General Post-Op Instructions
1. Surgery of the mouth is similar to surgery in other parts of the body and requires careful attention to post-operative instructions. Only by doing so will there be minimal amount of after-effect.
2. Maintain biting pressure on gauze for at least two hours following surgery, then carefully remove. Replace with fresh, clean gauze only in case of continued or excessive bleeding.
3. Do not disturb the wound with fingers. In doing so you may invite infection and bleeding.
4. During the first 24 hours following surgery, DO NOT rinse your mouth vigorously or brush your teeth. Do not smoke for several hours.
Should slight bleeding continue, put a fresh, clean gauze compress on the bleeding place, large enough so that it maintains pressure when the jaws are closed tightly. Hold it thus 30 minutes by the clock. This may have to be repeated 3 or 4 times. Slight oozing will persist for 24 hours or more and should not be cause for undue concern. If brisk bleeding persists, consult us for advice and further instruction. Remember that the bleeding may appear to be more than it actually is because of dilution in the saliva.
You can expect swelling following oral surgery. An ice pack applied to the affected area after surgery will frequently ease the discomfort post-operatively and help prevent undue swelling. A plastic bag of ice chips wrapped in a thin towel makes a convenient packet to place on the involved area continuously for the first 24 to 36 hours following the surgical procedure. Keep your head elevated while sleeping or lying down for the first couple of days. After the first 36 hours, use warm moist compresses continuously, or for several hours at a time, to decrease whatever swelling is present. The maximum amount of swelling normally occurs on the third day after surgery, and thereafter slowly subsides.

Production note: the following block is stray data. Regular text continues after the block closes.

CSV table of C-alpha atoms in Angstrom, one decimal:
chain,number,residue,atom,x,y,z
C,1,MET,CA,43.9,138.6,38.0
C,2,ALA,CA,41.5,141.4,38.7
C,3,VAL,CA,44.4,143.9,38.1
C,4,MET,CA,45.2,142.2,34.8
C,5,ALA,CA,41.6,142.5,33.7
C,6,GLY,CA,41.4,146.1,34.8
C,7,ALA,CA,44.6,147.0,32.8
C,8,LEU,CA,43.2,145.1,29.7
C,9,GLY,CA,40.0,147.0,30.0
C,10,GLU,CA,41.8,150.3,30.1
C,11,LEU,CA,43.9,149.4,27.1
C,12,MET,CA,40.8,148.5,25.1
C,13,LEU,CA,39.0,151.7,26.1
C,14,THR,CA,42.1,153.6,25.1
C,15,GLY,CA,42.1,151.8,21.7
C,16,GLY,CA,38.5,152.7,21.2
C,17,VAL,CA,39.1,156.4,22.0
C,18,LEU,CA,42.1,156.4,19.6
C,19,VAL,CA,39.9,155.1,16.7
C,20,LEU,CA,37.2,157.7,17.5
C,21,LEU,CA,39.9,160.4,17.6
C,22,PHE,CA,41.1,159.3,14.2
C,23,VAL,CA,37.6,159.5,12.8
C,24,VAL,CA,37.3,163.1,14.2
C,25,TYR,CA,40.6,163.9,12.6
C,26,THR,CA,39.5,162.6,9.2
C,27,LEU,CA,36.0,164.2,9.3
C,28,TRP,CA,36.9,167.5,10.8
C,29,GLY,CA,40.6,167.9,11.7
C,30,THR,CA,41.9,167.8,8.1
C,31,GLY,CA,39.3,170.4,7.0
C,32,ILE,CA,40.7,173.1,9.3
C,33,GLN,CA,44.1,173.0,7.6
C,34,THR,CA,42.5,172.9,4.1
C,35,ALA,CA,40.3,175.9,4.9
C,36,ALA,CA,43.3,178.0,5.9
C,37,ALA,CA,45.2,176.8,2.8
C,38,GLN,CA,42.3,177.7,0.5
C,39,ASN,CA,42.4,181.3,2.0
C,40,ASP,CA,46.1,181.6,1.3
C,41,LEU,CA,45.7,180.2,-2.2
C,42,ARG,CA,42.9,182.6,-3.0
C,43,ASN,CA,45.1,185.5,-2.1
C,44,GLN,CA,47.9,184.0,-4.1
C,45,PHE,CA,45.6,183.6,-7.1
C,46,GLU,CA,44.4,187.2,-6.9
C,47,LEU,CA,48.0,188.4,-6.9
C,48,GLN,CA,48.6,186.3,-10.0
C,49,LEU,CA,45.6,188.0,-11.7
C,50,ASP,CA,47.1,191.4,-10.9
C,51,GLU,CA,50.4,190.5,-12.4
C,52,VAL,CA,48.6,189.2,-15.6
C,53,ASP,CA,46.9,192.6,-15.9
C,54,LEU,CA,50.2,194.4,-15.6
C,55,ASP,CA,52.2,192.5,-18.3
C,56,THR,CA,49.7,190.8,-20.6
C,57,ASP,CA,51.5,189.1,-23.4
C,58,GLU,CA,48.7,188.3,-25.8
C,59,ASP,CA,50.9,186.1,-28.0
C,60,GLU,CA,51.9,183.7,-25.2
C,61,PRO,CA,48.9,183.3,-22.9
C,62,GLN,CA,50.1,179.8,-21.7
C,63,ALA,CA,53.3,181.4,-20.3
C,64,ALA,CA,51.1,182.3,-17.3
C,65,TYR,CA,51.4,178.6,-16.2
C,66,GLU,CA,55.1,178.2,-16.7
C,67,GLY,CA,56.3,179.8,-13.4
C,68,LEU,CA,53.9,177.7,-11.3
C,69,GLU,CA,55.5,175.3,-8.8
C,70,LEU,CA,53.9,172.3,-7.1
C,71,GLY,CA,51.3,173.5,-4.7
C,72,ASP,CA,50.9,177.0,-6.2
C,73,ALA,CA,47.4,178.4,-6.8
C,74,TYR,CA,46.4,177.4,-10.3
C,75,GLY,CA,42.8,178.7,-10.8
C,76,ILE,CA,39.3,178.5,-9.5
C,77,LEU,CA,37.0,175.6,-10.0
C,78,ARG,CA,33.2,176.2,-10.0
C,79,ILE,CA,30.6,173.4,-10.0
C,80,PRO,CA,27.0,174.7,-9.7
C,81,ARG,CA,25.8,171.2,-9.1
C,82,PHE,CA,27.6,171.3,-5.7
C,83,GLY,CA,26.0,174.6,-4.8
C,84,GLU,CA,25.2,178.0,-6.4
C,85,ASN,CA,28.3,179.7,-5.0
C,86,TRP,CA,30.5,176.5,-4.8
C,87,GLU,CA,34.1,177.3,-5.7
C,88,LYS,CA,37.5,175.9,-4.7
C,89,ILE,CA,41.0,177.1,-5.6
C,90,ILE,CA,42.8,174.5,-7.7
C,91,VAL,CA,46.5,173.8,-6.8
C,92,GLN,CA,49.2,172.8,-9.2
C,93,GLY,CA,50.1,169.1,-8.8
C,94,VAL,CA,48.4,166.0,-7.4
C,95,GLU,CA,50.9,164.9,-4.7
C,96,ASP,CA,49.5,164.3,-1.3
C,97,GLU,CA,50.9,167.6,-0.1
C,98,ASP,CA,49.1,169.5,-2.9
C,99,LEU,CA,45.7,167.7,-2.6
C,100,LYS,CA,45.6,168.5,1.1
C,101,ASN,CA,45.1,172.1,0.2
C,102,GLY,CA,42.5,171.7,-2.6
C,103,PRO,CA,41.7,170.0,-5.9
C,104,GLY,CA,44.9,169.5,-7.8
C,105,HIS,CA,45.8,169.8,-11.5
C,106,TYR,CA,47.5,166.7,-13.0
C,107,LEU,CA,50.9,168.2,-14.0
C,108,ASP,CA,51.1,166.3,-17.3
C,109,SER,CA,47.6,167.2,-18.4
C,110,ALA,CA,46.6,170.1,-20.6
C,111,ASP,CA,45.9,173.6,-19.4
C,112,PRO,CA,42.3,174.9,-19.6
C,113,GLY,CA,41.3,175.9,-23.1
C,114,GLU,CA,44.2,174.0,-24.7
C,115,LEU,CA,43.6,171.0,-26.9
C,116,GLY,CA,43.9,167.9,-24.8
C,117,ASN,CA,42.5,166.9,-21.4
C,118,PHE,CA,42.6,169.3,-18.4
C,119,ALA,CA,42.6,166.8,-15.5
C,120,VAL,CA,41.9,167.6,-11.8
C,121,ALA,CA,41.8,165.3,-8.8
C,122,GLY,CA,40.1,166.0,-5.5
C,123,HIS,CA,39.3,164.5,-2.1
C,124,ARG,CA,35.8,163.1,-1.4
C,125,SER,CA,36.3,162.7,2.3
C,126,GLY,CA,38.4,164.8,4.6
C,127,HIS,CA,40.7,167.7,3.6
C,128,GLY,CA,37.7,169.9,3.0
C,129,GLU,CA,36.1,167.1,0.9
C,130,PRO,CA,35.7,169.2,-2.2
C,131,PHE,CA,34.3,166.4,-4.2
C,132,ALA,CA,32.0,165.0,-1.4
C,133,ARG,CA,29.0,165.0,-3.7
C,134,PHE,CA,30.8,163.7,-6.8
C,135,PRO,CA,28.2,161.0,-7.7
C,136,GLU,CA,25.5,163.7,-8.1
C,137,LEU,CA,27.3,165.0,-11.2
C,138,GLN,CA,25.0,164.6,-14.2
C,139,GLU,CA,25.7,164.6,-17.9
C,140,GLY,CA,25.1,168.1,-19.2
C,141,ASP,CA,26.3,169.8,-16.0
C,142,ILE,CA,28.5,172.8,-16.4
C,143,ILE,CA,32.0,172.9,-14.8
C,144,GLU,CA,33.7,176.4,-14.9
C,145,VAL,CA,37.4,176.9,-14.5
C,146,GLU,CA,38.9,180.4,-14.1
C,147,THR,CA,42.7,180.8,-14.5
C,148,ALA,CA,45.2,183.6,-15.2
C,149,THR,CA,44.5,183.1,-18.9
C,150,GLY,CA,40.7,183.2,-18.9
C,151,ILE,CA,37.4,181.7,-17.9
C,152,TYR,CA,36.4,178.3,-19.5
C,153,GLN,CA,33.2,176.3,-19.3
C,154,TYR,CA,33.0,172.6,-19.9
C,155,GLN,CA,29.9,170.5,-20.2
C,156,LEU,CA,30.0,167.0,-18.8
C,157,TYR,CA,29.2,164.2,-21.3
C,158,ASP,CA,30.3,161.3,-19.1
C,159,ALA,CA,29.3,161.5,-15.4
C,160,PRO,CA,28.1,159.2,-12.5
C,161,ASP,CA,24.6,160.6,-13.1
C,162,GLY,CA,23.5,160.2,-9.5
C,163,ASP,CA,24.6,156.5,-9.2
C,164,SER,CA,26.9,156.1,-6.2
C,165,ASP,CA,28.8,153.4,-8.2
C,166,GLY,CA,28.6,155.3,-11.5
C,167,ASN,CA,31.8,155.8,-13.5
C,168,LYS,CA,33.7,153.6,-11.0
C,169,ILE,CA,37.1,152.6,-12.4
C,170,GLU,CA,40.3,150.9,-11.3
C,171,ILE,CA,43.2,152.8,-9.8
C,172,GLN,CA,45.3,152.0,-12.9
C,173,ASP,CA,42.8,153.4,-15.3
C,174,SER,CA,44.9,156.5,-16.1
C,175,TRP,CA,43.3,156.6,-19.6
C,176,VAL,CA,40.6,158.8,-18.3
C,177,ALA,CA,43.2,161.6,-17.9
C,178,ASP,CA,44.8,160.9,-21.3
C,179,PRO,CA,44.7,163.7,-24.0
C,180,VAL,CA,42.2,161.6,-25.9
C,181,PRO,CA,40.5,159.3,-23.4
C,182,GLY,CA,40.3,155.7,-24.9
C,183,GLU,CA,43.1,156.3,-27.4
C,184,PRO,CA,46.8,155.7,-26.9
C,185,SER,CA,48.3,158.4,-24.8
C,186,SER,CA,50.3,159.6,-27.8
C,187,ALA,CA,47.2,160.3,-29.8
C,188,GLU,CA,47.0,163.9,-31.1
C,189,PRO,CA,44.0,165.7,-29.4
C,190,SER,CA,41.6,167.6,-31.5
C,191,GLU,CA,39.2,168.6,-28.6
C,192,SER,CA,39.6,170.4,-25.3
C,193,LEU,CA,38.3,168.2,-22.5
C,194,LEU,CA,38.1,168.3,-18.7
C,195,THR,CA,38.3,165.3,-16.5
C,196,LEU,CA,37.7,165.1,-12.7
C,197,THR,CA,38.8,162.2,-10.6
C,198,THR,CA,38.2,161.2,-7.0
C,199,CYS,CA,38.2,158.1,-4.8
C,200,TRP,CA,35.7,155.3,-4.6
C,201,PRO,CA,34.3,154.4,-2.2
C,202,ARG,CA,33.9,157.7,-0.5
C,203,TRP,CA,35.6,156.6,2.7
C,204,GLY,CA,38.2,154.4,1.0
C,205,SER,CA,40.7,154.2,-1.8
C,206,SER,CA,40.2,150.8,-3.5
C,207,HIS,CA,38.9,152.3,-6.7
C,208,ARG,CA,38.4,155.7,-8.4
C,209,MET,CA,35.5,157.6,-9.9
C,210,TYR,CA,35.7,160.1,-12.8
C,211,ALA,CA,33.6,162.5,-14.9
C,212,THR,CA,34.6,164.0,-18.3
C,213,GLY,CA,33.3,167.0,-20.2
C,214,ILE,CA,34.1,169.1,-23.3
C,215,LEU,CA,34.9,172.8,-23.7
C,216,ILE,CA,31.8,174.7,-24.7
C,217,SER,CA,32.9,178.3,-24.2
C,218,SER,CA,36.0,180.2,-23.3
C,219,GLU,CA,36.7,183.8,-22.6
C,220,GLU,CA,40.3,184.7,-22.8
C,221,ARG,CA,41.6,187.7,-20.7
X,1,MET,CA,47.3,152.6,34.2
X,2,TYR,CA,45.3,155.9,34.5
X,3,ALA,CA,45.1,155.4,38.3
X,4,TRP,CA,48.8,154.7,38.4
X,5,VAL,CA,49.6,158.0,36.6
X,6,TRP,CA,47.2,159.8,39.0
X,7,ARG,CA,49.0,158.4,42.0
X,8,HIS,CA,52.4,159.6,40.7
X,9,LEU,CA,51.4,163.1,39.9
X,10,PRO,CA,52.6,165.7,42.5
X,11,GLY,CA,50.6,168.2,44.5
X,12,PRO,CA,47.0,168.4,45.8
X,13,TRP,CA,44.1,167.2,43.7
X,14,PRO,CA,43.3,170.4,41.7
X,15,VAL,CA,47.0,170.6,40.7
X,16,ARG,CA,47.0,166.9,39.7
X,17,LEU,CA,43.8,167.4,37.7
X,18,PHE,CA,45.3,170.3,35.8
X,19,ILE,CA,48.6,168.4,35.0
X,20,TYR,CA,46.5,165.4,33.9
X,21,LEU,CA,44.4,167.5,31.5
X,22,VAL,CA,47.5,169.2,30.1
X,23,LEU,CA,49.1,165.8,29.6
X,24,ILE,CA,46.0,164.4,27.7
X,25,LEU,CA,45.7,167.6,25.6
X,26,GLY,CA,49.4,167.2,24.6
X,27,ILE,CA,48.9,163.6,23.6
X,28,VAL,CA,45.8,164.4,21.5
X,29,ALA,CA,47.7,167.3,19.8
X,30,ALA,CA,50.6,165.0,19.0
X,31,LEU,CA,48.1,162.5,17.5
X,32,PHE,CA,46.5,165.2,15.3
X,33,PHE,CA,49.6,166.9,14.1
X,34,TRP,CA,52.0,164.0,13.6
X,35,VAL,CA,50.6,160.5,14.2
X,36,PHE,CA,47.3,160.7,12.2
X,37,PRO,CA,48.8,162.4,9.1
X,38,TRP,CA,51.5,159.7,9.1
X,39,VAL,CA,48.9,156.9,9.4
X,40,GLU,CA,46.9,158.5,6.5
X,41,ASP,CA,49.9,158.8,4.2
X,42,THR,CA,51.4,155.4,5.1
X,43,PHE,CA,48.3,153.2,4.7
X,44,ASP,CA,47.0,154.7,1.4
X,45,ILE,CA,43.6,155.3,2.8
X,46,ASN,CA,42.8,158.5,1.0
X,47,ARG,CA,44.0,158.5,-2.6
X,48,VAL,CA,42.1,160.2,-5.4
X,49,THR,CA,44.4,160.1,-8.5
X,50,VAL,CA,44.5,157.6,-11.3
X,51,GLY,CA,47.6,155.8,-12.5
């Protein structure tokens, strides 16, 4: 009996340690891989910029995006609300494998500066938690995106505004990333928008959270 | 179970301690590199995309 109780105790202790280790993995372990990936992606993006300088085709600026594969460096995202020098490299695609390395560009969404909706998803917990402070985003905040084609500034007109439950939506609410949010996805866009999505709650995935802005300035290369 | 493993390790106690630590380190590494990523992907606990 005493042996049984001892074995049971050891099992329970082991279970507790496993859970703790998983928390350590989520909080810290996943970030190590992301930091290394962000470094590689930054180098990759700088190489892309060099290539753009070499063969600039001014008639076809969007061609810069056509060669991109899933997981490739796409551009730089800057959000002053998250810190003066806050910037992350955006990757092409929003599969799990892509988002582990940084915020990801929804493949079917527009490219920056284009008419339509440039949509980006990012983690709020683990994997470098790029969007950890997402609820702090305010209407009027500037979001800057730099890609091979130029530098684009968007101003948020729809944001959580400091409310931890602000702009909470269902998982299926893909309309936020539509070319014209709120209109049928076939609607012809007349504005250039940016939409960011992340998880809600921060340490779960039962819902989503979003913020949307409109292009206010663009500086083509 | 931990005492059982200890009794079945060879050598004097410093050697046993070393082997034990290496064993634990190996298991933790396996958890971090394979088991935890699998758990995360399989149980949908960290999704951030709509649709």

Most post-operative discomfort can be controlled by taking two ibuprofen (Advil, Nuprin), two aspirin tablets, or two acetaminophen tablets (Tylenol) one 1 hour before the anesthetic disappears. Thereafter two tablets every 4 hours should be taken as needed. If a prescription drug was given, take only as directed. The prescription may make you drowsy; you should not drive a car or operate machinery while taking it. Do not exceed recommended dosage of any pills.
This may be caused by swallowing blood, taking pain pills on an empty stomach, or occasionally, due to the surgery or anesthetic. For relief, a soft drink (Ginger Ale, Coke, etc.), may be sipped slowly. If nausea persists, call the office.
Mouth cleanliness is essential to good healing. Beginning with the day after surgery, rinse your mouth often with warm salt water(¼ to ½ teaspoon of salt in a glass of warm water) until the area has healed. You should brush your teeth as usual, using caution in the healing area(s). Be sure to rinse your mouth vigorously after eating, thus keeping the surgical sites as clean as possible. You may use a commercial mouthwash.
Drink plenty of fluids; an adequate intake of liquids is essential at all times. Avoid alcoholic beverages. Nutritious liquid foods such as milk, juices, malts, soup, and liquid food supplements may be eaten the first day or two. Follow this with soft foods such as soft boiled eggs, chopped meat, and custards as tolerated. Return to a normal diet as soon as possible.
Reduce your physical activity. Avoid strenuous exercise.